Should your organization be engaged in dual coding or double coding programs, and are you ready to begin? Two very important questions to ask as we move closer into ICD-10 implementation.
To begin with, let’s define dual vs double coding. Coders who are engaged in dual coding, also referred to as “native coding” are coding in both ICD-9-CM and ICD-10-CM/PCS for the same record. They are using each code set and all of the associated coding conventions and guidelines to code the chart – and they are coding directly from either ICD-9 CM or the ICD-10-CM/PCS. They are not using crosswalks or GEMs to assign codes. On the other hand, the term “double coding” is used to describe coding every record in both code sets; this is extremely labor intensive and cost prohibitive to begin at this late date and further, there is not data that indicates this is a better method.
What works, is a well-designed dual coding program. As you are looking for a well-designed program, you should be specifically looking for key elements such as:
- Strategic Teaching and Remediation – Education is the core to the ICD-10 transition and therefore, it should be no surprise it’s first on our list. Keeping in mind there are two key participants in the dual coding exercise, the coders and the clinicians. Education will enable the coder to practice using the newly acquired skill set in a safe environment and will help to identify and remediate deficits in documentation by your clinicians.
- Native Coding – Your coders will gain both speed and accuracy by using the new ICD-10 code set rather than constantly looking to GEM all of the codes from ICD-9 to ICD-10. There are many codes that do not have a 1:1 mapping and a significant amount which will require additional specificity and information. Another advantage for using the native coding strategy? Developing speed and accuracy will boost confidence as your coders refine their skills in the new code set and this will help mitigate the potential loss of productivity expected with the learning curve.
- Clinical Documentation Review and Assessment – One of the greatest advantages of dual coding is that it enables us to provide a detailed review and remediation of the clinical documentation provided by physicians. When organizations engage in the dual coding process, coders can strengthen their skills and locate missing documentation while simultaneously, clinicians can be alerted to the deficits of their documentation. This will also enable the organization to further develop and refine the query process.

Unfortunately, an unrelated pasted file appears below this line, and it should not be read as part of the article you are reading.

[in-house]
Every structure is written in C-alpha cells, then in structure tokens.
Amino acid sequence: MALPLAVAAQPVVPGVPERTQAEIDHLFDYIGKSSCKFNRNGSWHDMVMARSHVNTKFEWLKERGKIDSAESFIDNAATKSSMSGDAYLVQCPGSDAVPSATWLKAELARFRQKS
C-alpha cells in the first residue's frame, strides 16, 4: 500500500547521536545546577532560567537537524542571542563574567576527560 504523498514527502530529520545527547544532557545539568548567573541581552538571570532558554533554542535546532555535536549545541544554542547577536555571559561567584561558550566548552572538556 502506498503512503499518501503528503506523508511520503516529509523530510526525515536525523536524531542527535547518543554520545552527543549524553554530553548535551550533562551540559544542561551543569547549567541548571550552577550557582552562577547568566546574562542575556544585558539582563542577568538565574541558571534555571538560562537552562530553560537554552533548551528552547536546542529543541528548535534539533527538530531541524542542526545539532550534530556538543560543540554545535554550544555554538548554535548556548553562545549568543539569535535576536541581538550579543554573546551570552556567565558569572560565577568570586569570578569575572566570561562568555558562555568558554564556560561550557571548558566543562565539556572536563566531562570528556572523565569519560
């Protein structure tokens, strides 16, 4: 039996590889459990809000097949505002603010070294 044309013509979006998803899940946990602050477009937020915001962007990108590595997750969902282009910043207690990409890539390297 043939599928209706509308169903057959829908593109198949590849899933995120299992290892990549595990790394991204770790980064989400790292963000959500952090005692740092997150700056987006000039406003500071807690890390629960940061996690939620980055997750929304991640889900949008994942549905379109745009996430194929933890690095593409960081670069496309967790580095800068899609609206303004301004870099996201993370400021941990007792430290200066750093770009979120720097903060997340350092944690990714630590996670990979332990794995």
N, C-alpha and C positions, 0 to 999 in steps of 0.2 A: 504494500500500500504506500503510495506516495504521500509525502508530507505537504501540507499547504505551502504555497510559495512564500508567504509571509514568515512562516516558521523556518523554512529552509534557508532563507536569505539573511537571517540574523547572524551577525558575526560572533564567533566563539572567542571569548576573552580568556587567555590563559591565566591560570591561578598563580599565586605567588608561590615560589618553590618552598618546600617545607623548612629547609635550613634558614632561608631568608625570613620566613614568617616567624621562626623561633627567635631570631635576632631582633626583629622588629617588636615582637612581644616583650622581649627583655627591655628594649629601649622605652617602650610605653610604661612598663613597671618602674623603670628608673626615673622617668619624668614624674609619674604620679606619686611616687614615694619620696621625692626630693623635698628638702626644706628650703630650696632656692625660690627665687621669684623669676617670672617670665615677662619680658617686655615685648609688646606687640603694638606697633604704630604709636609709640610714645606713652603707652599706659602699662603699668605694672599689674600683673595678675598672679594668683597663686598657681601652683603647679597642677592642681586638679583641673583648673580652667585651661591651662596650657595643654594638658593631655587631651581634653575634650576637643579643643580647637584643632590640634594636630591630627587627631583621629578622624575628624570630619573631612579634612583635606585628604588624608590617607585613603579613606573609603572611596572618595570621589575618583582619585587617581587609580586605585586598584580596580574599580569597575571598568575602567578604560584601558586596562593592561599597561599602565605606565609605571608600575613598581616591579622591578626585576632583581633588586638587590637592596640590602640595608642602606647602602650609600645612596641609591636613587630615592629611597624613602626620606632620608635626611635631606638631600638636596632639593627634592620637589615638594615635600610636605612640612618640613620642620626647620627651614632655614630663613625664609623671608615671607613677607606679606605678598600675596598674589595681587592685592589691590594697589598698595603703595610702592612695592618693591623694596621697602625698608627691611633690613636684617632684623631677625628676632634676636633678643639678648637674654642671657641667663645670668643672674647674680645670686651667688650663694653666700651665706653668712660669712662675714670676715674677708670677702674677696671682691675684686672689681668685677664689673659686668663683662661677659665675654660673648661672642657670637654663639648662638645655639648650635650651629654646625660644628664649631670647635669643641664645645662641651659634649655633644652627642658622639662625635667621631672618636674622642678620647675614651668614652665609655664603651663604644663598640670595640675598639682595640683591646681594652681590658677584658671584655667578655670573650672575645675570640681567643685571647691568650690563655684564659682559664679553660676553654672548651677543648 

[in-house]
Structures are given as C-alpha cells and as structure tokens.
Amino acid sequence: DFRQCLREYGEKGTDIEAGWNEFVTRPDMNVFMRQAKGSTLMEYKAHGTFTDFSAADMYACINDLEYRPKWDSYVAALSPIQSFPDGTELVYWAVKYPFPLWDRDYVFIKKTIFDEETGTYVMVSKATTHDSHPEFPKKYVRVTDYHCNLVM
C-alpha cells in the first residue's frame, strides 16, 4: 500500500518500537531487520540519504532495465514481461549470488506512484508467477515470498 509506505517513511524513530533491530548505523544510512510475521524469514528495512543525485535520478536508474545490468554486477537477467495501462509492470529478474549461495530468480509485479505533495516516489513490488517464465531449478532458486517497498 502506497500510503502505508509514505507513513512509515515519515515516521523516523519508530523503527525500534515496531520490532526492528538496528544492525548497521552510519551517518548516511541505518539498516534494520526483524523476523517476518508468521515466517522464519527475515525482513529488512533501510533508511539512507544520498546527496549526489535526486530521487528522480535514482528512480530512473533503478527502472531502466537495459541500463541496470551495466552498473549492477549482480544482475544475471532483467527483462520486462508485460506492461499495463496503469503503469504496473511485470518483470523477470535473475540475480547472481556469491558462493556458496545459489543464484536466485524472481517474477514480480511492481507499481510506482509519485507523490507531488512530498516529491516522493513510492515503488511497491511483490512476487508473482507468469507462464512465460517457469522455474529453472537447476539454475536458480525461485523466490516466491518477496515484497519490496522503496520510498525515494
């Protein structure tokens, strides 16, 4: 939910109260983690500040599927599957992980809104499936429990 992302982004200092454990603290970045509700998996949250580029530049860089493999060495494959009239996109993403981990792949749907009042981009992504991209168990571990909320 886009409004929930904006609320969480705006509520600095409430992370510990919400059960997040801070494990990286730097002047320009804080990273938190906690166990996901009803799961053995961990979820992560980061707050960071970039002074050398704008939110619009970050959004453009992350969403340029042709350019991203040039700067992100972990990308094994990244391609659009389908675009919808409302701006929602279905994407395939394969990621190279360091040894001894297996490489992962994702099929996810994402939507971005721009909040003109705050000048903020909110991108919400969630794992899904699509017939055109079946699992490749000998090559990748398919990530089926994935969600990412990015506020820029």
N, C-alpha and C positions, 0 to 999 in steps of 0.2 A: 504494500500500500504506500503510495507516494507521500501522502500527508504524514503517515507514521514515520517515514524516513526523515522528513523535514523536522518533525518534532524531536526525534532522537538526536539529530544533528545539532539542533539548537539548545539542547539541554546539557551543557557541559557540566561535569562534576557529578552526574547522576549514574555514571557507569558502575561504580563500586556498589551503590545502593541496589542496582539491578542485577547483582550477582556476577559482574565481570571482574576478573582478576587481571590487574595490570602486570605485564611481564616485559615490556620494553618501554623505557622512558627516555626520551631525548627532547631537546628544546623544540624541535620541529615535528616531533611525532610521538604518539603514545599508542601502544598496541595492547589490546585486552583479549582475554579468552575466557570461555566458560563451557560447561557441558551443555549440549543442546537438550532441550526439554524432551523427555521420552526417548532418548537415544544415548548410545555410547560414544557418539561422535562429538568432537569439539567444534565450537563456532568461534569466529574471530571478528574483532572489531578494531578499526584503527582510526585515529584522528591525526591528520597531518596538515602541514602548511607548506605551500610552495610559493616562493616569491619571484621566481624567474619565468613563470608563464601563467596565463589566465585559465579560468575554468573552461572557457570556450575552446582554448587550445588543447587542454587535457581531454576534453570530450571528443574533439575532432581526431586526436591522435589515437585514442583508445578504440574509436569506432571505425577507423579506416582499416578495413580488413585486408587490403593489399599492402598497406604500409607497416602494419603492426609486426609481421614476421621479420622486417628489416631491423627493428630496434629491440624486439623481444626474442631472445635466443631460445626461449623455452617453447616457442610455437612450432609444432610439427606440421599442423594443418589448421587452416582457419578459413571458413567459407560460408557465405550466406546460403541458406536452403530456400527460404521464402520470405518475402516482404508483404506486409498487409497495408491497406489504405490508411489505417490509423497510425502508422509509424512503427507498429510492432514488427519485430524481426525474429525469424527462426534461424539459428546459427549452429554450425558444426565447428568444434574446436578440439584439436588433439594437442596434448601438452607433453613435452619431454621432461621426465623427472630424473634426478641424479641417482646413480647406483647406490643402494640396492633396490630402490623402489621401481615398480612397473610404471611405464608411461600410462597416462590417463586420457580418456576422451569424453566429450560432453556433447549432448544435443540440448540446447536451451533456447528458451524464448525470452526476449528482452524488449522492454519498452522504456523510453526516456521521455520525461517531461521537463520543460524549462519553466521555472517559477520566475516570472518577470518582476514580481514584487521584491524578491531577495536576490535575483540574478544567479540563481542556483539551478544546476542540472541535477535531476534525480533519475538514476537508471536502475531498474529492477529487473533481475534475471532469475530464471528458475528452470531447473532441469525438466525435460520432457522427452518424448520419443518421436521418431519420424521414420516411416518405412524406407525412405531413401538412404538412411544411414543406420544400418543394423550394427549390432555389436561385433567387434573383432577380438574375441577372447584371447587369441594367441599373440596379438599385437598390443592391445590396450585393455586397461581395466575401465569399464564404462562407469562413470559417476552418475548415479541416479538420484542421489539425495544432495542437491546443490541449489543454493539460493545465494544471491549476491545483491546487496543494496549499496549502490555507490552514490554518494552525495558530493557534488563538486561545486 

- Database testing – Dual coding provides the detailed data which is required to initiate end-to-end testing with payers.
- Financial analysis – Although CMS has repeatedly said that the ICD-10-CM/PCS implementation will be budget neutral there will undoubtedly be challenges in the revenue cycle. Dual coding can provide the documentation and data for financial analysts needed to mitigate potential risks during and after the go-live date.
Before starting any dual coding program, there are specific prerequisites needed to build the foundation. As previously stated, staff must have engaged in an in-depth, role-based ICD-10 training program. Included in the skill set for coders must include anatomy, physiology, medical terminology and pathophysiology. Coders should have also had an opportunity to practice using the new CM and PCS code systems. In addition, your clinicians must take on the responsibility of learning the new documentation strategies required for the new code set. Clinician training should be specialty specific and offered in an asynchronous learning environment. Finally, finding a reliable clinical documentation solution (an app) is also highly recommended so the clinicians have a reference solution available even after the initial implementation and go live date.
Finally, you must work with your IT vendors to create separate databases for ICD-9 and ICD-10. Vendors must allow “native” coding in both systems as crosswalks will not work.